01:45:40   In your debug episode that we're talking about, which I don't even think we mentioned

01:45:44   that we're talking about it, but we're talking about your episode on debug that we're willing to,

01:45:48   in that episode you kind of glossed over Arc saying it wasn't a big deal.

01:45:52   I disagree. I think it was a very big deal. Well, it is a big deal. I wrote all

01:45:56   about it. I think it was a good thing. But for this particular issue,

01:46:00   again, getting back to second order effects, a lot of those bad memory accesses,

01:46:04   I bet a lot of them are attempting to do something on an object that has been either wholly or partially deallocated.

01:46:10   You know what I mean?

01:46:12   Arc helps with that, but it's still possible in an Arc system to screw that up because of all the like,

01:46:16   "Oh, well you're calling it a CF, it's different and you've got to annotate things correctly and you're writing a block and you forgot to weaken that thing."

01:46:22   Or you didn't realize you had a copy of that in the block and you forgot to retain it, but the block implicitly retains that, so you thought you didn't have to retain it here, but you do.

01:46:30   it makes it way, way better, but it is still possible.

01:46:35   And it's like, in some respects, it's more complicated,

01:46:37   where it's like, when I was doing manual retain release,

01:46:39   you could always see where everything was.

01:46:40   Now, Arc is doing tons of retains and releases for me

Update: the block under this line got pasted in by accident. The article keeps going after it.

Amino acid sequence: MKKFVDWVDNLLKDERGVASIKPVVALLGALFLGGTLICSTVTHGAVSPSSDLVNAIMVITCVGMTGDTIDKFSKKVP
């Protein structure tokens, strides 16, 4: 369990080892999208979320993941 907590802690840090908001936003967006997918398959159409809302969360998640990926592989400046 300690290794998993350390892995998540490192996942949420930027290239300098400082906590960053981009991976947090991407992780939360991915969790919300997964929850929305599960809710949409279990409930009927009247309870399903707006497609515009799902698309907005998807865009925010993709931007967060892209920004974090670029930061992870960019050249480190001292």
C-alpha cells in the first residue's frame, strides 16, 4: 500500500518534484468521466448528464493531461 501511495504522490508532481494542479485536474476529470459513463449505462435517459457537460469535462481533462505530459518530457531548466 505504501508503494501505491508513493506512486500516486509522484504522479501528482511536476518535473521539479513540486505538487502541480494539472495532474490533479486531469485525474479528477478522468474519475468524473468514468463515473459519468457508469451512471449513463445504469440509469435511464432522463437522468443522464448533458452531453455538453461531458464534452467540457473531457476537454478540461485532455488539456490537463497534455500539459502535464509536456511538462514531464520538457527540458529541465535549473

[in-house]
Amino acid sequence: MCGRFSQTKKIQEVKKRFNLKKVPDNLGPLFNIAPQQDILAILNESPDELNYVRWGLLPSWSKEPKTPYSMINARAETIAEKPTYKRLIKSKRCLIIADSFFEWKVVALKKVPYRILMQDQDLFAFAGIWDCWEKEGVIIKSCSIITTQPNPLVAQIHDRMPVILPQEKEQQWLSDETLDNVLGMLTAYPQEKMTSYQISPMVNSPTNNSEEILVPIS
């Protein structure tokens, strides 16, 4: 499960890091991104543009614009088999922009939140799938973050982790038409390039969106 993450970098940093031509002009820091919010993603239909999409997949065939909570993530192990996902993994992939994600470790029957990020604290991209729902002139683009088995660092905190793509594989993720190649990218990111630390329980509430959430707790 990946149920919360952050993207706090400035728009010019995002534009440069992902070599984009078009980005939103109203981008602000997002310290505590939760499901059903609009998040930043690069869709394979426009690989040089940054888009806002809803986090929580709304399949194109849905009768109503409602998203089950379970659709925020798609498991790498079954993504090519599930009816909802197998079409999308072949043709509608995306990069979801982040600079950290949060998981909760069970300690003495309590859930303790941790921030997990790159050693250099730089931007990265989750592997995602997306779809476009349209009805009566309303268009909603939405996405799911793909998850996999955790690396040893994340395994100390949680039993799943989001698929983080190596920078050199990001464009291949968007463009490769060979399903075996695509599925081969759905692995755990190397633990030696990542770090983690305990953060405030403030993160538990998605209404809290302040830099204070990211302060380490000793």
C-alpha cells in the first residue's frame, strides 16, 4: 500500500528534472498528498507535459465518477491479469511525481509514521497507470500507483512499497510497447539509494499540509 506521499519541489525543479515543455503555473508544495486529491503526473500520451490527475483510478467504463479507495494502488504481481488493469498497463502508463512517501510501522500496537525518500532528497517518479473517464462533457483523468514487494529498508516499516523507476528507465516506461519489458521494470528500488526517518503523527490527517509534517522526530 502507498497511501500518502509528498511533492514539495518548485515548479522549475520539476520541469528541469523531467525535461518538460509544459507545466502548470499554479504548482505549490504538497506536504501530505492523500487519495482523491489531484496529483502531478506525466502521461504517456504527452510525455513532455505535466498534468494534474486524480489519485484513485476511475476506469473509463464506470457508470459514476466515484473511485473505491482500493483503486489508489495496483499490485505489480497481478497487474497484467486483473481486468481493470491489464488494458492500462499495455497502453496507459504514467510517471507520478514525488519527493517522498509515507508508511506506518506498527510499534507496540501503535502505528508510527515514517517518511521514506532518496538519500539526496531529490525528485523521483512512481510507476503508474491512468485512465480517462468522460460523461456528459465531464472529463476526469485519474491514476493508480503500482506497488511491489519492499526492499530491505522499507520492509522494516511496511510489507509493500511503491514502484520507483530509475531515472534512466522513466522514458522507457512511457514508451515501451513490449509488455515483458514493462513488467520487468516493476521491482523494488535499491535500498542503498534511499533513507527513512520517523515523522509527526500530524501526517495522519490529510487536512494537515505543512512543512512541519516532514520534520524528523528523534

01:46:42   and blocks the other complication.

01:46:43   And if you think you don't have to worry about it,

01:46:45   you will get bitten and you will inevitably end up

01:46:47   sending a message to a half deallocated object

01:46:50   and you will have a memory access error again.

01:46:53   - Well, but in Arc, the failure mode is much more likely

01:46:57   to be a leak, usually through a retain cycle,

01:47:00   through not doing the weak self dance, which I love your thing of calling it "Welf,"

01:47:03   by the way.

01:47:04   Me too.

01:47:05   I don't know, what is everyone else calling it?

01:47:06   It's just right there.

01:47:07   It's right in front of you.

01:47:08   It's "Welf."

01:47:09   The S is right next to the W. All these things do help.

01:47:17   Like, Arc does help and everything, but Arc is a great example of both how much benefit

01:47:22   we can get from automating some of this and also how you're never going to get all the

01:47:25   there because anyone who does lots of ARC code, it's like, in many ways it's so much simpler,

01:47:31   but it's not the type of thing where you can tell a beginner you don't have to worry about it

01:47:34   anymore. It's like, in reality, in fact, you have to have a complete understanding of retain/release

01:47:39   because when the time comes for you to debug this weird ARC situation, you're not going to know what

01:47:42   the hell's going on unless you understand what ARC is doing for you. And then once you have that

01:47:46   foundational knowledge, we can explain to you this obscure edge case and what's really going on.